Frieda was an only child. Her father, Joël, was a window-dresser for De Bijenkorf, and married to Rebecca Ritmeester. The Mencos were a typically middle-class Jewish family. Religion played no part in Frieda’s life. The Brommet family was completely assimilated. When the war broke out, father Brommet tried to escape with his family to England via IJmuiden.
As the taxi stood waiting for us, engine running, my father's mother came to see us unexpectedly. She lived in the neighbourhood and was likely to pop in now and then. She asked what was going on. My father said that we were trying to get away to England, to which my grandma replied: ‘And what about us?’ My father sent the taxi away. It was a very difficult and emotional moment.
After the German invasion it dawned on Frieda what it meant to be Jewish. Jews had ever less freedom of movement with the introduction of anti-Jewish measures [the Germans introduced ever stricter anti-Jewish measures to deprive Jews of their rights and property]. When Frieda was 16 in September 1941, she had to leave her own school to go to a special school for Jewish children. After school, the pupils organised discussion groups. Frieda then met her first great love, Bob (Sylvian Maurice) de Jong. Bob wrote poems for Frieda. They started going steady but after a while Bob fell in love with another girl. From time to time Frieda went to stay with a girlfriend in Groningen where she had another boyfriend, Andries de Groot.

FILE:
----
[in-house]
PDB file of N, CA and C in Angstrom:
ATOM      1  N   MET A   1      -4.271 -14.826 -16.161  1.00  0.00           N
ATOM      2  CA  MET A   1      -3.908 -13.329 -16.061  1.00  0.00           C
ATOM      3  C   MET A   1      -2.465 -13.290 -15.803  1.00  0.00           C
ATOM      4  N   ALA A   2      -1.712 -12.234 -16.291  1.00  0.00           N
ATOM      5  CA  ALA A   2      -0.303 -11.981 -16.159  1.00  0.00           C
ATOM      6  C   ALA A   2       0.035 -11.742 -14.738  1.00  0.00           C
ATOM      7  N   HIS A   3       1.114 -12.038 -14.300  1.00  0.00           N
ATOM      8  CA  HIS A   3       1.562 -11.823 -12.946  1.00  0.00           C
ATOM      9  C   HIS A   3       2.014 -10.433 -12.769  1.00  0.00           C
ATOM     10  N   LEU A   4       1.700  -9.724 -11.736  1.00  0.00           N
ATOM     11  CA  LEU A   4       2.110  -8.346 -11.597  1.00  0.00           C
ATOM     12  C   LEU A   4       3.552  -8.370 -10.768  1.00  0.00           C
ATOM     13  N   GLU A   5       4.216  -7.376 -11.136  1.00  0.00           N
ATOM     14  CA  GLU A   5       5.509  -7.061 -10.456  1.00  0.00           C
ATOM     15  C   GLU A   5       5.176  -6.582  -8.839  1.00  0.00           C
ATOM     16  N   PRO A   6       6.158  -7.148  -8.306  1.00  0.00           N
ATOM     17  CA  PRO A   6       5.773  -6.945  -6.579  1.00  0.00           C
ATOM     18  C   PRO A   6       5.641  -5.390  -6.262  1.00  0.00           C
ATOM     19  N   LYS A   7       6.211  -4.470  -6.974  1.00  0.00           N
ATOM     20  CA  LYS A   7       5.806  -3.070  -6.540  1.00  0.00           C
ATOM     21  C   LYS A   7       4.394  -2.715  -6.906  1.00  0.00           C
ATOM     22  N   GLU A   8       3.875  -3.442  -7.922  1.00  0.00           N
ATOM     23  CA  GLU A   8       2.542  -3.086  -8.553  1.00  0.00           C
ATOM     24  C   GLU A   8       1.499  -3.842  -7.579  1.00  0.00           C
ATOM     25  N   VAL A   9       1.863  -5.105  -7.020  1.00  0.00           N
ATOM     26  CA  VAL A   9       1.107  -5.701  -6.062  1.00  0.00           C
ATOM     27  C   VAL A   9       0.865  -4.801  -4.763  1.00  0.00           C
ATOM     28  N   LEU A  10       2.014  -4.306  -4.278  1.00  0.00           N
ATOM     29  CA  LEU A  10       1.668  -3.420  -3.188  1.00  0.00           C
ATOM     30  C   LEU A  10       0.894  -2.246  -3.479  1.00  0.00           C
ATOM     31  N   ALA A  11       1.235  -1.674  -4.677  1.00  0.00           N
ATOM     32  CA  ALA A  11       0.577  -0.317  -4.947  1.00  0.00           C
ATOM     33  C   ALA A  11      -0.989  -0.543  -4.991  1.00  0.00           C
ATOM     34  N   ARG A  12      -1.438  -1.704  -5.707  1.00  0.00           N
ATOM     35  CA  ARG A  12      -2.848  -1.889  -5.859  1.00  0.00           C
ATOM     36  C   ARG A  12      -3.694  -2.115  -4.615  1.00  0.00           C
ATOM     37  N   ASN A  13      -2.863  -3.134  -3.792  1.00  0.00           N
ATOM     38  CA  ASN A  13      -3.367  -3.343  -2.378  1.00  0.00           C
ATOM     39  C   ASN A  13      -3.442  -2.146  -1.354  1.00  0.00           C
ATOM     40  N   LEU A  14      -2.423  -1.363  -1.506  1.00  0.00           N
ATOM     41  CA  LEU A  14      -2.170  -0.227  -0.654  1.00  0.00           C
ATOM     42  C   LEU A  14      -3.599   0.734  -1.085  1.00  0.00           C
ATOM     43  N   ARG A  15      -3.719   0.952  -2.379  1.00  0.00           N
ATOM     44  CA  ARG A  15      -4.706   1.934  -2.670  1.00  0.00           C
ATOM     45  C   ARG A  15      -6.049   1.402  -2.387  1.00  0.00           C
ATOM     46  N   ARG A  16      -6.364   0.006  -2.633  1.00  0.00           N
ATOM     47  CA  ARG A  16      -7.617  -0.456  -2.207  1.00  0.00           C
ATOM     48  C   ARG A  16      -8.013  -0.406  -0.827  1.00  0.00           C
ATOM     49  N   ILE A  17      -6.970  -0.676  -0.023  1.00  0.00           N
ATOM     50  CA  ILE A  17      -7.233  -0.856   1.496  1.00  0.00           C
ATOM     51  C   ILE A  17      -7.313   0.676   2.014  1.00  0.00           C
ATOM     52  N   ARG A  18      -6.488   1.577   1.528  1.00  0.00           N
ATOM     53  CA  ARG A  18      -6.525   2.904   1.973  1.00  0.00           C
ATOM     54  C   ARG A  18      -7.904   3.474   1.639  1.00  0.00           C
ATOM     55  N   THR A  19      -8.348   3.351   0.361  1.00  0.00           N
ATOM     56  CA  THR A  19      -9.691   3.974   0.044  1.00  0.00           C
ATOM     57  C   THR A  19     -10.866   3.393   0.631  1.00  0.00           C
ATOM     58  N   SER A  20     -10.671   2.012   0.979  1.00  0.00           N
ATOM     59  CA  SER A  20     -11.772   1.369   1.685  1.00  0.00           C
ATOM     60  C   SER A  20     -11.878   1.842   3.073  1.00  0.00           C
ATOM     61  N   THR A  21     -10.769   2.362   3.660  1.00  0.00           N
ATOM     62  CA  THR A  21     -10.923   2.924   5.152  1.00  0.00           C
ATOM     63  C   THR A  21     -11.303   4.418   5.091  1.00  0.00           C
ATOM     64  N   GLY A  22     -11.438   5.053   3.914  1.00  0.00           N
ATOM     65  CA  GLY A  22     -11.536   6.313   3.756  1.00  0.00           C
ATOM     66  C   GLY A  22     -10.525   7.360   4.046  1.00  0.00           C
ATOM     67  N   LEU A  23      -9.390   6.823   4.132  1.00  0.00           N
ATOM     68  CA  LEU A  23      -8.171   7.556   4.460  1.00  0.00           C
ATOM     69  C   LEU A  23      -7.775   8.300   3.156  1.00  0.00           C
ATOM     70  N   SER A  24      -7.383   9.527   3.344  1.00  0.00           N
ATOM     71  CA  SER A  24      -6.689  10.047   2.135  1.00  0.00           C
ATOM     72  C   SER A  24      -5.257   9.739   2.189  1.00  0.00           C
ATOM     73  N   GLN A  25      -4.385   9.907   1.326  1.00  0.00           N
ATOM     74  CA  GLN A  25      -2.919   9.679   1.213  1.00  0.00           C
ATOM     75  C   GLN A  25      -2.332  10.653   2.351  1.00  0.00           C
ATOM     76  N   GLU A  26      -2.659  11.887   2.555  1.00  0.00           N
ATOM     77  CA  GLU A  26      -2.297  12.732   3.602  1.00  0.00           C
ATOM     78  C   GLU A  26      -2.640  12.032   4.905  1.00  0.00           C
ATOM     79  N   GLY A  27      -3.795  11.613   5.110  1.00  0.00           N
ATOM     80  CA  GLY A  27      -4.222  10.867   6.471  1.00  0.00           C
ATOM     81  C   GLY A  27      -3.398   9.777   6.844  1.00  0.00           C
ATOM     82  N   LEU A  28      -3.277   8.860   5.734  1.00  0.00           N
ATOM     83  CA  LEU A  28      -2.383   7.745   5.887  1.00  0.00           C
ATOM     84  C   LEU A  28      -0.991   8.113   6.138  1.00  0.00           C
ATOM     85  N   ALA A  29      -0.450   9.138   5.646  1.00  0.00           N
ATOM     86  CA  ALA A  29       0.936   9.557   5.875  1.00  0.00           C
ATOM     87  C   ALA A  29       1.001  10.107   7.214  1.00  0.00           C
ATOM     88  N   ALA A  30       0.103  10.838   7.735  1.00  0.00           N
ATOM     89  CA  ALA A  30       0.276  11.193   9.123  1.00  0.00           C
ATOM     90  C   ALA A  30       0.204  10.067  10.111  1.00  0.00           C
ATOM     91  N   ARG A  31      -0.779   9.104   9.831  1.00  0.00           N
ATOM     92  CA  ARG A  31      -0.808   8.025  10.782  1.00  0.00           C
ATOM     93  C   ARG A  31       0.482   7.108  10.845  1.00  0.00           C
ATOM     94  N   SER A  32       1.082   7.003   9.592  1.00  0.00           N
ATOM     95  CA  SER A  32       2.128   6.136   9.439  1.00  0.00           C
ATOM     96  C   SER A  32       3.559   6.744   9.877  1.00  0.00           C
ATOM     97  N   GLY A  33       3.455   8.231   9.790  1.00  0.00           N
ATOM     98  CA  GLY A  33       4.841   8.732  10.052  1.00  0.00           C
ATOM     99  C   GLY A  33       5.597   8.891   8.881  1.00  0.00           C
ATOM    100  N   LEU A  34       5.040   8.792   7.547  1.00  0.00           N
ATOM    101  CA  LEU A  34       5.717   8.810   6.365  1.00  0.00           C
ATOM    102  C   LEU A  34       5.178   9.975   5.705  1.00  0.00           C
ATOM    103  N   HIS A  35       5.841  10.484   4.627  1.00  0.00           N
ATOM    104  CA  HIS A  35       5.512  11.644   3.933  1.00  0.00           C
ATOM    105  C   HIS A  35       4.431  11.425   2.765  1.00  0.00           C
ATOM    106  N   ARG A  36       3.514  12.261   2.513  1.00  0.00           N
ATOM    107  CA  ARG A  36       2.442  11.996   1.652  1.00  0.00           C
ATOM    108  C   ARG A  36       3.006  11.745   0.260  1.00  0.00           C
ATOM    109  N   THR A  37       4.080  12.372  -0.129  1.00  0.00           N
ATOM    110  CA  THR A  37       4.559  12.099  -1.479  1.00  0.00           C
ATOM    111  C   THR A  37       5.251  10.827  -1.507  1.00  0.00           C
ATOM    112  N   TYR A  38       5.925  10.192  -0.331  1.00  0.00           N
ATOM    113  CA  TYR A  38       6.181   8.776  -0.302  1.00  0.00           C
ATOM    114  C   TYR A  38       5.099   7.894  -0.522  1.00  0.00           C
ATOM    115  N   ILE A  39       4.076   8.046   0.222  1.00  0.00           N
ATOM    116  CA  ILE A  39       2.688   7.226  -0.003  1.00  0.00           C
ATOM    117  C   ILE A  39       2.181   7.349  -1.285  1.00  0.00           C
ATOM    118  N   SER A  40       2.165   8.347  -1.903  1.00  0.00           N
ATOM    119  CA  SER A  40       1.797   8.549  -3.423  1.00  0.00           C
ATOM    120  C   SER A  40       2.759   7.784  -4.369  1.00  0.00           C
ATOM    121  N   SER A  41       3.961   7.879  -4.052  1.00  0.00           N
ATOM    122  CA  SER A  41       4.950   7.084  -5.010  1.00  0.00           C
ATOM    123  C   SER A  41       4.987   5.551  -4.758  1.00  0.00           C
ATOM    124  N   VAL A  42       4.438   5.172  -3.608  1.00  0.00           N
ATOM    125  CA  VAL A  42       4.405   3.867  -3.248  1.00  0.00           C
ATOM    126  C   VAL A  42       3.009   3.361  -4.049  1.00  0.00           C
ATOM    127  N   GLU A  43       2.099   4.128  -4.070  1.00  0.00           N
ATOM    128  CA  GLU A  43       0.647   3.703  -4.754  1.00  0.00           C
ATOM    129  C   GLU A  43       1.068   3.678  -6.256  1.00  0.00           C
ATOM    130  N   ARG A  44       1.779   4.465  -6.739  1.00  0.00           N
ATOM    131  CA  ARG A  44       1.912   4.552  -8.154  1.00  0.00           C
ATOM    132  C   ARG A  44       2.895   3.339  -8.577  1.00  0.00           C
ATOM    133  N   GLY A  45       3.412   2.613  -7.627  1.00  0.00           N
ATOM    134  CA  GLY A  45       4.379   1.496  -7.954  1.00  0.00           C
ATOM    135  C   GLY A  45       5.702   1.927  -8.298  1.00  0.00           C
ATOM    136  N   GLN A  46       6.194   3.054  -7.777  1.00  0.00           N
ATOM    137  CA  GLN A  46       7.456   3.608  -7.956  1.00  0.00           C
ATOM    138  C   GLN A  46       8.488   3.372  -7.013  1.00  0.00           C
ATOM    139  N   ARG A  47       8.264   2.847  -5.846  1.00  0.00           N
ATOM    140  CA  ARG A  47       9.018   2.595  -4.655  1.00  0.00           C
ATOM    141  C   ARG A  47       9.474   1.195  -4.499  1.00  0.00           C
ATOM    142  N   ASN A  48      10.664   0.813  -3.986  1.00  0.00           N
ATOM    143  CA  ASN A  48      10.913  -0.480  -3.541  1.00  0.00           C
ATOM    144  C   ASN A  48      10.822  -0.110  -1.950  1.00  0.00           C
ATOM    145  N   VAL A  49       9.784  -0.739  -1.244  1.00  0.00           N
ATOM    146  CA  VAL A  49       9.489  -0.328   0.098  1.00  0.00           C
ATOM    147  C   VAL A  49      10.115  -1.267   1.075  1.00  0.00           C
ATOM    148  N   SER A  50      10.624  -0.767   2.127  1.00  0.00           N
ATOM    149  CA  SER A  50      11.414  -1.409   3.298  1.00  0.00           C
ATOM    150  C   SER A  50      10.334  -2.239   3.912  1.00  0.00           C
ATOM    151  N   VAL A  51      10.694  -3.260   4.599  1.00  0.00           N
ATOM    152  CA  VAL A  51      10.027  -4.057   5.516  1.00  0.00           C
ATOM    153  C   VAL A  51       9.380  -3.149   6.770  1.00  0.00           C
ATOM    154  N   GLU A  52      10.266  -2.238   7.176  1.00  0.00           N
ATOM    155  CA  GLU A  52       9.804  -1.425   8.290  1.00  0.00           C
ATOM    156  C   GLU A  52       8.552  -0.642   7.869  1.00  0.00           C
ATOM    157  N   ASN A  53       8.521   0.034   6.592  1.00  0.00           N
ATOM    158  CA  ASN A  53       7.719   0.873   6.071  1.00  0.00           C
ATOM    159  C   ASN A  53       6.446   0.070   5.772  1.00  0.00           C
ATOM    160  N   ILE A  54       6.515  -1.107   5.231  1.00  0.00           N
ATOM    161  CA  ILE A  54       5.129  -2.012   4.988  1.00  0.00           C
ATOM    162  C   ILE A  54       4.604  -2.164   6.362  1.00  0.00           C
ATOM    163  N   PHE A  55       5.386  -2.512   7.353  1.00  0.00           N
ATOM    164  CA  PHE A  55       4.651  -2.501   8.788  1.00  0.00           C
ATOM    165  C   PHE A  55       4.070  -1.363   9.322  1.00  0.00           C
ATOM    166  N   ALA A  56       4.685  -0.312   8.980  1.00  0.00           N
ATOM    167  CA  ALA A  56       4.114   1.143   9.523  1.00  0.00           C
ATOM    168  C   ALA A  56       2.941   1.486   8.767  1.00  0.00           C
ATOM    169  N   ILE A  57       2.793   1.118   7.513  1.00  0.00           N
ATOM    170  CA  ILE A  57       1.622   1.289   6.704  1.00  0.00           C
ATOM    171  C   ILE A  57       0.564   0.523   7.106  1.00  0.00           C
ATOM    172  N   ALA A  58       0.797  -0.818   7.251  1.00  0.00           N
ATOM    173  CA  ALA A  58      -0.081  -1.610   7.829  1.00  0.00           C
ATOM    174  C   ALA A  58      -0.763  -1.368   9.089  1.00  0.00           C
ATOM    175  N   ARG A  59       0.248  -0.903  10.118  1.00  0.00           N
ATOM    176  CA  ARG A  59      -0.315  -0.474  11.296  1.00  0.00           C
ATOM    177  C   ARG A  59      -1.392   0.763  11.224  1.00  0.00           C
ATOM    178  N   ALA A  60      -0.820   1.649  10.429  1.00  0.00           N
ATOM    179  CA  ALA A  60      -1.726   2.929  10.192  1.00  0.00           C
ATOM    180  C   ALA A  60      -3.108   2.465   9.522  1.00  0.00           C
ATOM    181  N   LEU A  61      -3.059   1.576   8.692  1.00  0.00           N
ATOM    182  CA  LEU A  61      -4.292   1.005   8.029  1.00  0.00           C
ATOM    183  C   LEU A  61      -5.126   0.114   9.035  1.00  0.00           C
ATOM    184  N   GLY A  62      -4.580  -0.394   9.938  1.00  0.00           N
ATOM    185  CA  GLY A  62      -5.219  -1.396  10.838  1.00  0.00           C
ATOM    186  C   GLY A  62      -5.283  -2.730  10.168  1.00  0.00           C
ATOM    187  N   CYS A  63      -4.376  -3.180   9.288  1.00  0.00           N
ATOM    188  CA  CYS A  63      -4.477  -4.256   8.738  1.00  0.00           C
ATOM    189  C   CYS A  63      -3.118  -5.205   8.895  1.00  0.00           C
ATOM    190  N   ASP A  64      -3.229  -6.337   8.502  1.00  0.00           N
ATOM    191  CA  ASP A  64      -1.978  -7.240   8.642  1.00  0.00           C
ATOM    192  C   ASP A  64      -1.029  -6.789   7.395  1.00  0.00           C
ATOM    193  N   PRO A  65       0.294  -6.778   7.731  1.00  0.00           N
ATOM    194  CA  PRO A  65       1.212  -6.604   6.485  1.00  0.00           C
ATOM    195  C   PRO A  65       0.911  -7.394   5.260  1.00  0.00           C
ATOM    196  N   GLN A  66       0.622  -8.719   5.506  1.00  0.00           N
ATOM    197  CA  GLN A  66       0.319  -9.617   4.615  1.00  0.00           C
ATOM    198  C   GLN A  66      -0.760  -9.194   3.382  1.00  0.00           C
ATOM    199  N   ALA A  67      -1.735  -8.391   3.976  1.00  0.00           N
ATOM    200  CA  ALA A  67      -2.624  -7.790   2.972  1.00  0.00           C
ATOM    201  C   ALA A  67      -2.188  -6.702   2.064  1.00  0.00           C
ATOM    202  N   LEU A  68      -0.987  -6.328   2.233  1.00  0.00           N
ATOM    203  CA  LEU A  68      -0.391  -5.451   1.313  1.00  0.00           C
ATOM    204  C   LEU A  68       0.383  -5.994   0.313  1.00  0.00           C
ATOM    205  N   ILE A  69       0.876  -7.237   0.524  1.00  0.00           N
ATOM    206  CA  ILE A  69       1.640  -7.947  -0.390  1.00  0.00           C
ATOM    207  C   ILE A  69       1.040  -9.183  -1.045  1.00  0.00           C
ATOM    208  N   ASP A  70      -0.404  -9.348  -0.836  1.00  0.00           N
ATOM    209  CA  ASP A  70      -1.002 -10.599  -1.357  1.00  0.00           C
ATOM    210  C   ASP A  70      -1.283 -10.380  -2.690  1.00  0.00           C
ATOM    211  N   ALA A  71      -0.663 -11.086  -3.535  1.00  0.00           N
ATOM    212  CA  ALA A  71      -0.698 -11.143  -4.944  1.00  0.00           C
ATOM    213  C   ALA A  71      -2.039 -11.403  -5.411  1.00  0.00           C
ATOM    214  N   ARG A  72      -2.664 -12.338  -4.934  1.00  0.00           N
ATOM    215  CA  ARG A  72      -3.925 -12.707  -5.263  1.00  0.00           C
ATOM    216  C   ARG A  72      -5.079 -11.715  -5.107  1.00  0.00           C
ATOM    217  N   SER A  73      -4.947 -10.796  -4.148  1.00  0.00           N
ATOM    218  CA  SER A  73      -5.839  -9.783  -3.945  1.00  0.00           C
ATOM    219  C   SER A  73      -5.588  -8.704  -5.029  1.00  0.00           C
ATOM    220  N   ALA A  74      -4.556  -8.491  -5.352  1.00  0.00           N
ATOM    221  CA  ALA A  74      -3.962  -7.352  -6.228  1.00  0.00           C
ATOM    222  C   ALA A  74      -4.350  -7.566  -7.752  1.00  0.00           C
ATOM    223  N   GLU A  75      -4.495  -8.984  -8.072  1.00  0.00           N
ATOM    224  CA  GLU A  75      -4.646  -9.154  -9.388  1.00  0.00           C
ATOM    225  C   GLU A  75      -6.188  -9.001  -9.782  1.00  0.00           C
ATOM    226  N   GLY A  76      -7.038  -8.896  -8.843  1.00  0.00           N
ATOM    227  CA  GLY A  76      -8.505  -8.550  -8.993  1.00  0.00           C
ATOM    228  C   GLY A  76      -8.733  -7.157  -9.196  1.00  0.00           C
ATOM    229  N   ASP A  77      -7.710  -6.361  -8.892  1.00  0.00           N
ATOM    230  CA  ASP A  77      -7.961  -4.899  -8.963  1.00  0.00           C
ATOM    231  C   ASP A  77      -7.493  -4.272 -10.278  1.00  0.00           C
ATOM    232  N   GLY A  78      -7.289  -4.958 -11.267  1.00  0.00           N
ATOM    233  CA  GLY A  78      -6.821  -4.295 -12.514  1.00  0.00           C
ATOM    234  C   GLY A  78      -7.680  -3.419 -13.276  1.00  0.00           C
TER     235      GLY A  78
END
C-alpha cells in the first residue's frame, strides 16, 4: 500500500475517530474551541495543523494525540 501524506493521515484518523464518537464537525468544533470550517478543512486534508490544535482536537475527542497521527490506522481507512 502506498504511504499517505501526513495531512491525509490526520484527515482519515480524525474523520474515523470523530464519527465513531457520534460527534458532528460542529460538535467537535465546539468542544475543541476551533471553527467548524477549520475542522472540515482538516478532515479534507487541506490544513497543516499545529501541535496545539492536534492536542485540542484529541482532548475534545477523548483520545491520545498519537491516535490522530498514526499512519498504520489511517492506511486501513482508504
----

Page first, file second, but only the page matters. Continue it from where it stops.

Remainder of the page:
There’s also a photo of us sitting in the woods together. He always wanted to make love to me more than I to him. I was an innocent girl. Later on I’ve always been sorry that I didn’t make love to him more; at least he would have experienced that.
On 5 July 1942, Frieda was among the very fist people summoned to report for 'work expansion' as it was officially called. Jews were told they would be working in the east of the country. Because father Joël thought that Frieda shouldn't be going, he gave her sheets of sandpaper to rub her whole body with, so that it would look as if she had scarlet fever.